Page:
Forward Trading

Its another type of trading in the Secondary Market wherein both buyer and seller agree to buy and sell respectively at a future date at a pre-agreed price, irrespective of the price that prevails on the day of trade.

Third Market

  • Third Market refers to the trading of exchange-listed securities in the over-the-counter (OTC) market.
  • It allows institutional investors to trade blocks of securities directly, rather than through an exchange, providing liquidity and anonymity to buyers.

Fourth Market

Fourth Market refers to institution-to-institution trading directly, without using the service of broker-dealers, thus avoiding both commissions, and the bid–ask spread.

  • A Stock Exchange is a regulated marketplace where investors can buy and sell shares of publicly traded companies.
    • It acts as a central hub for facilitating stock trading in a secure and efficient manner.
  • In India, a Stock Exchange can operate only if it is recognized by the Government under the Securities Contracts (Regulation) Act, 1956.

Bombay Stock Exchange (BSE)

  • The Bombay Stock Exchange (BSE) is India’s largest and earliest securities market.
  • It is also Asia’s first stock exchange.
  • BSE On-Line Trading (BOLT) is a screen-based automated trading platform of BSE.
  • The BSE also offers depository services through one of its arms called the Central Depository Services Limited (CDSL)

National Stock Exchange of India Ltd. (NSE)

  • The National Stock Exchange of India Ltd. (NSE) is India’s largest financial market.
  • It ranks fourth in the world by equity trading volume.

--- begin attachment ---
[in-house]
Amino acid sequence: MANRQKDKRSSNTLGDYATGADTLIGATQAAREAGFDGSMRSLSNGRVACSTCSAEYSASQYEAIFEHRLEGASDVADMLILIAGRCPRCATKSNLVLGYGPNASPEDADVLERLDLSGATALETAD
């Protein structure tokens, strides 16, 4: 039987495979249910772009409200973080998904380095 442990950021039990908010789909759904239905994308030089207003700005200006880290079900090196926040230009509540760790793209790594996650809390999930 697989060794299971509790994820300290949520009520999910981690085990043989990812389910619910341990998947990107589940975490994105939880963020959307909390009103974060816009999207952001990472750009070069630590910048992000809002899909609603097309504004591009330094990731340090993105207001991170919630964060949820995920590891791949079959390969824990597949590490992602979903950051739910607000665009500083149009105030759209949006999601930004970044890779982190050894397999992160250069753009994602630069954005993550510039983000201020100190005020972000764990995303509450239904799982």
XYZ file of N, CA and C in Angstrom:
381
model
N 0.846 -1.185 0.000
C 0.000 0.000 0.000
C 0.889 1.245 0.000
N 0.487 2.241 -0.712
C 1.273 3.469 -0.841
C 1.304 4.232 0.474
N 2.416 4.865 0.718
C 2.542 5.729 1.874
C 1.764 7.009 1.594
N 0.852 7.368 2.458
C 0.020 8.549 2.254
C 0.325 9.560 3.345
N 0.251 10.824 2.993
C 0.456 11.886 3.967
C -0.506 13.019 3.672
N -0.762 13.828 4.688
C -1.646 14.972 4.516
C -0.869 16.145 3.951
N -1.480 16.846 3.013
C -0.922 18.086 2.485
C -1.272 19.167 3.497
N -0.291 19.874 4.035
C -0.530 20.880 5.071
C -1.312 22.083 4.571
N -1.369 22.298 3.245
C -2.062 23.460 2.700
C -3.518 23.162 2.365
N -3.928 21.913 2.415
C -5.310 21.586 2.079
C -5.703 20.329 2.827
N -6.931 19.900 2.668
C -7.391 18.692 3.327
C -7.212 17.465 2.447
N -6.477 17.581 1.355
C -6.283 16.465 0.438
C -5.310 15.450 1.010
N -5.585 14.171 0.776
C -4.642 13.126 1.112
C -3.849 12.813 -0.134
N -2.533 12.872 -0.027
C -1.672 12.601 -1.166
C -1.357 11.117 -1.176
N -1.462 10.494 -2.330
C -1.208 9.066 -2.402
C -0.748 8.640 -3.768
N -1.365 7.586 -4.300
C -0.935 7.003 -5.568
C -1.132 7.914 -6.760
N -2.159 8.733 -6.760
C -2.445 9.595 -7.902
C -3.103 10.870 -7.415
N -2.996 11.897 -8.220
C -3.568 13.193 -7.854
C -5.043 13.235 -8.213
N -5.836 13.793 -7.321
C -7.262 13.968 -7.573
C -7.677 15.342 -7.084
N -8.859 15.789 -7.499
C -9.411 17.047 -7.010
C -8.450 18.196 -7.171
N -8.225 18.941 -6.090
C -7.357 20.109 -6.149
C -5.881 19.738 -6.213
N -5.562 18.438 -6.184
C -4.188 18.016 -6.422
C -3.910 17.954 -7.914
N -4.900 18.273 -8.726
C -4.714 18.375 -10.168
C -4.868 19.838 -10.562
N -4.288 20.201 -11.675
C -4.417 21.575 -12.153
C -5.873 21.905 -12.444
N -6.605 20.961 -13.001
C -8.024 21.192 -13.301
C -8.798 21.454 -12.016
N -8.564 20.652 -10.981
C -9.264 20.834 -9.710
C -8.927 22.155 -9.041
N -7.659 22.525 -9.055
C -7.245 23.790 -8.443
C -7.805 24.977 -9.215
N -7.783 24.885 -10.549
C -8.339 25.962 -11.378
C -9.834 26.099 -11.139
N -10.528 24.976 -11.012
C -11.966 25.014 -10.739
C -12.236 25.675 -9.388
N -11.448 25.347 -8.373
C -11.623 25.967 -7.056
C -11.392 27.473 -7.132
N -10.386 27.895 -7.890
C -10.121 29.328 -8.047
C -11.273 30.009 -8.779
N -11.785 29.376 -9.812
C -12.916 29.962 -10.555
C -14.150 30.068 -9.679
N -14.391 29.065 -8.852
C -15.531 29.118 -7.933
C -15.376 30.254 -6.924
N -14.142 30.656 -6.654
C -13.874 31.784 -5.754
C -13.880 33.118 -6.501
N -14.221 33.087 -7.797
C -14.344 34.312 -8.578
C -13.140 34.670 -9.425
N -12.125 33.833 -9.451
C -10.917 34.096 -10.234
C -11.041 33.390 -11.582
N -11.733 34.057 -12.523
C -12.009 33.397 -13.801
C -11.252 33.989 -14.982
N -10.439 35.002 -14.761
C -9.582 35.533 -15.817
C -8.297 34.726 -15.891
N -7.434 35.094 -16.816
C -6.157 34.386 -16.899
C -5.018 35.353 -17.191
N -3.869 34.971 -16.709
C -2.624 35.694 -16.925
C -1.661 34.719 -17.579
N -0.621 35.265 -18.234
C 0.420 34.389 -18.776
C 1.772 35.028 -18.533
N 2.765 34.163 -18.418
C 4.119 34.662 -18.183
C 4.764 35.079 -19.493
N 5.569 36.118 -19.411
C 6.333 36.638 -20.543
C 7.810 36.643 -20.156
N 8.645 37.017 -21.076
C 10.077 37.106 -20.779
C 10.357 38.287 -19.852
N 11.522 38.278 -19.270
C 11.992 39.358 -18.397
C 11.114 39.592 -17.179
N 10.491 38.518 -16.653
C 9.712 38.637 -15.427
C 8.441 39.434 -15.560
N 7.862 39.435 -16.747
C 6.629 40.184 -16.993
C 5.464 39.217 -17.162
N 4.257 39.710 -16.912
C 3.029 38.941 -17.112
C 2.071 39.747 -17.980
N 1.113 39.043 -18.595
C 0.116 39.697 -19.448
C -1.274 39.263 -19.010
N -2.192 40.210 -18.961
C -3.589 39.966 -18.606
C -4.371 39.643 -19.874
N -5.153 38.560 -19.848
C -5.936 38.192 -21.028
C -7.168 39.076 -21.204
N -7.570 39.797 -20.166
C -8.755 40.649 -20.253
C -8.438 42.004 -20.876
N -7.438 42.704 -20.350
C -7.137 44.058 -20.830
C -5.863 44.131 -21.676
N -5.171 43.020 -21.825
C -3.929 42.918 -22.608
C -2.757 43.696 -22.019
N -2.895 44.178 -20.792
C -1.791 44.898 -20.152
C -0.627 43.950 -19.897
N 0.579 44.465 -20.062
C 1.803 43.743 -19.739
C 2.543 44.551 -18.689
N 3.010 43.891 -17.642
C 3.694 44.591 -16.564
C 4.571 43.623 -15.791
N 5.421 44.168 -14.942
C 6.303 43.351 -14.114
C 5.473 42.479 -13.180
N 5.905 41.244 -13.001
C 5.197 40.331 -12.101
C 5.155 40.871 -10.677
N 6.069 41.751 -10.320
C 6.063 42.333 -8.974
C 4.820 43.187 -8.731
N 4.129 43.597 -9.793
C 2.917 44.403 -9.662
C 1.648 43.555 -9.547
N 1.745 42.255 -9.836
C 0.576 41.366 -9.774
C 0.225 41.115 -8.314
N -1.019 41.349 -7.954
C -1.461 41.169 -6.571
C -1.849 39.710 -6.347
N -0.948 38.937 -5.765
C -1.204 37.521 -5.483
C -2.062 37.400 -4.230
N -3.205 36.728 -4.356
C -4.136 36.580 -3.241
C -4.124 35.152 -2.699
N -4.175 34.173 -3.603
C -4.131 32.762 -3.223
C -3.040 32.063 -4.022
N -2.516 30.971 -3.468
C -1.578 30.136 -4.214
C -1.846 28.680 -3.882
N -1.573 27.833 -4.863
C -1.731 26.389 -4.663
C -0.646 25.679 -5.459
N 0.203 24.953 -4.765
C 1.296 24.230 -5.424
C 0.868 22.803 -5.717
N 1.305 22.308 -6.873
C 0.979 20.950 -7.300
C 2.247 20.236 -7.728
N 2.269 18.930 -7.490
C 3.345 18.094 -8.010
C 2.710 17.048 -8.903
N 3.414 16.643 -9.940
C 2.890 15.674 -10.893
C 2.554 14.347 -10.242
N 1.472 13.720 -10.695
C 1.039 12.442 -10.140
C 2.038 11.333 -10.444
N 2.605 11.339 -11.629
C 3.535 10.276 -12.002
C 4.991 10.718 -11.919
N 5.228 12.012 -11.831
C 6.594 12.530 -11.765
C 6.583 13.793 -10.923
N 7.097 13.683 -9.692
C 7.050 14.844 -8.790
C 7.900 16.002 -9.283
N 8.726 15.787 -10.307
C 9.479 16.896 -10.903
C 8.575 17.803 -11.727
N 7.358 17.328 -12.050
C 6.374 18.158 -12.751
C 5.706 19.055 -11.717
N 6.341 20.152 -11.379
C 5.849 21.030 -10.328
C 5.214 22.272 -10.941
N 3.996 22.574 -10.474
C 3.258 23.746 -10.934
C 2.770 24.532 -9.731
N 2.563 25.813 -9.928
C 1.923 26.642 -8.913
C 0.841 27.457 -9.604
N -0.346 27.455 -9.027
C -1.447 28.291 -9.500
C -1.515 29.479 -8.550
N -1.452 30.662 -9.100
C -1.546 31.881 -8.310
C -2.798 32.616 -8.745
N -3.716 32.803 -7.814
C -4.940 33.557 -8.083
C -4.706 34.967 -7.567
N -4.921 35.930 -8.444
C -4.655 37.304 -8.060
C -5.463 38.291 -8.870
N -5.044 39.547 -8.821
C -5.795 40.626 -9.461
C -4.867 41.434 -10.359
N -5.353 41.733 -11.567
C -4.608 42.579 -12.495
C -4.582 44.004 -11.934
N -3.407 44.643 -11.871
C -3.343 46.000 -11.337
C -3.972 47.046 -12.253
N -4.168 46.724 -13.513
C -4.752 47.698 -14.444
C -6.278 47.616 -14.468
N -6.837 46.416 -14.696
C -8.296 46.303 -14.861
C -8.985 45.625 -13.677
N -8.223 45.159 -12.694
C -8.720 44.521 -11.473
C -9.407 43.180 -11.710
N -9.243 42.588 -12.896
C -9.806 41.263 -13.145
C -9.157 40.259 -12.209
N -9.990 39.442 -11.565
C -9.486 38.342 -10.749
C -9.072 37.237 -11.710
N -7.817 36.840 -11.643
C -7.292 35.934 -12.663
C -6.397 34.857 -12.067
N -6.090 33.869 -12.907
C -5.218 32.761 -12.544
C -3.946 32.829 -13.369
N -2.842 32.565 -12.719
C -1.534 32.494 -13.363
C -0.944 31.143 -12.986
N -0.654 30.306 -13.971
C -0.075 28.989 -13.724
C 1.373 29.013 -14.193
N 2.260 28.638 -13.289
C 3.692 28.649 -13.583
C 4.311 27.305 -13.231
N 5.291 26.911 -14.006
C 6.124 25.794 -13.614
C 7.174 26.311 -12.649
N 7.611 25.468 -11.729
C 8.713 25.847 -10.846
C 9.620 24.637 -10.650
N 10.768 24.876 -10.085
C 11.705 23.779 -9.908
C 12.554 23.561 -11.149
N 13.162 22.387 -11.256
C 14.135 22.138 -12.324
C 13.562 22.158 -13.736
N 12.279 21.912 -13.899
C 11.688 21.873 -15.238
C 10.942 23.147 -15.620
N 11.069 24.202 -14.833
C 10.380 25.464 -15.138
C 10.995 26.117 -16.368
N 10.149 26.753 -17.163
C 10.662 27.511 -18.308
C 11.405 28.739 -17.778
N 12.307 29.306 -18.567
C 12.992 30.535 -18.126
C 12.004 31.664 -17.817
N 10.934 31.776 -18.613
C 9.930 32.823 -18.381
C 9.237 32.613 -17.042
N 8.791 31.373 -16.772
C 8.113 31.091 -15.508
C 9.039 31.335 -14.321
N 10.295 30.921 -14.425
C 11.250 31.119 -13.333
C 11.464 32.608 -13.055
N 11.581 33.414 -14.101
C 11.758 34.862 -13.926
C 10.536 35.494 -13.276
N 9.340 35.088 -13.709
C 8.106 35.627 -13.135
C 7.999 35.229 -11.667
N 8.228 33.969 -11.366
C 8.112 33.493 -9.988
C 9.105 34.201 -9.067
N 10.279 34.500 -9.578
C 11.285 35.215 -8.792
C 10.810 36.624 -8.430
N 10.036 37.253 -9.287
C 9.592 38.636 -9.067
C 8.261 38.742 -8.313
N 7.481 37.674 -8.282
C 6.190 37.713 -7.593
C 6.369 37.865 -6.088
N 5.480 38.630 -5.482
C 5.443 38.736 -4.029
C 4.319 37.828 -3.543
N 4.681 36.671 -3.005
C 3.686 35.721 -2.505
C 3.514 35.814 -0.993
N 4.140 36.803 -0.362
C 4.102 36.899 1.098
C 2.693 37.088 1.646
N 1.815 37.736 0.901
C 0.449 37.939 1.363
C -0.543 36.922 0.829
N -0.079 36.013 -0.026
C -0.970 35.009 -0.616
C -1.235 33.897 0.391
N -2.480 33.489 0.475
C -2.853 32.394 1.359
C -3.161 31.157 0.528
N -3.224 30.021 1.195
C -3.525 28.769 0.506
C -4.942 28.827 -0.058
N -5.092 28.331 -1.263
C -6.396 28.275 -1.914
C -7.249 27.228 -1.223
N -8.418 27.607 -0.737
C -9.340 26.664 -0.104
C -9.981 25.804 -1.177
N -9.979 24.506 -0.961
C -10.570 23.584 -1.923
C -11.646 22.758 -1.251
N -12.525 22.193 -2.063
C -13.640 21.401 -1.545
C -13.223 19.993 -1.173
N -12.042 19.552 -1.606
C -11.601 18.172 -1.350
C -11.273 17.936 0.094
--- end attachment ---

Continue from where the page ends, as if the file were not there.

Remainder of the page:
• NSE is the first exchange in India to provide modern, fully automated electronic trading.
  • A Stock Market Index is a statistical measure that reflects the overall performance of a specific segment of the stock market, or the entire market itself.
  • Each index is composed of a weighted values of specific group of stocks chosen based on certain criteria such as Market Capitalization, Representation of various sectors, etc.
  • From each sector, top companies are selected on the basis of total value of all shares that are traded in the stock exchange.
    • These companies are called Blue Chip Companies.
  • It acts as an indicator of rise or fall in the prices of shares or other securities.
  • Investors use Stock Market Indices as a benchmark to track market movements and compare the performance of their investments.

BSE Sensex or Sensitive Index

It is an index of BSE, which measures the price movement of top 30 companies’ shares.

Nifty or National Index for Fifty

It is an index of NSE, which measures price movement of top 50 companies.

Nifty Junior

It is an index of NSE, which measures the price movement of the next top 50 companies.

The Capital Market, as the major channel for mobilization of funds, plays very crucial role in an economy. Some of the its major roles and importance can be seen as follows:

  • Mobilization of Savings: It mobilizes idle savings or funds from people for further investments in the productive channels of an economy.
  • Capital Formation: Through mobilization of ideal resources it helps in formation of capital.
  • Investment Avenues: It enables to raise resources for longer periods of time. Thus it provides an investment avenue for people who wish to park their resources for a long period of time and earn reasonable return.
  • Economic Growth and Development: As it makes funds available for long period of time, the financial requirements of business houses are met by the capital market. This, in turn, helps them grow.
  • Optimal Allocation of Fund: By enabling price discovery as per the demand and supply, it helps in optimal allocation of financial resources.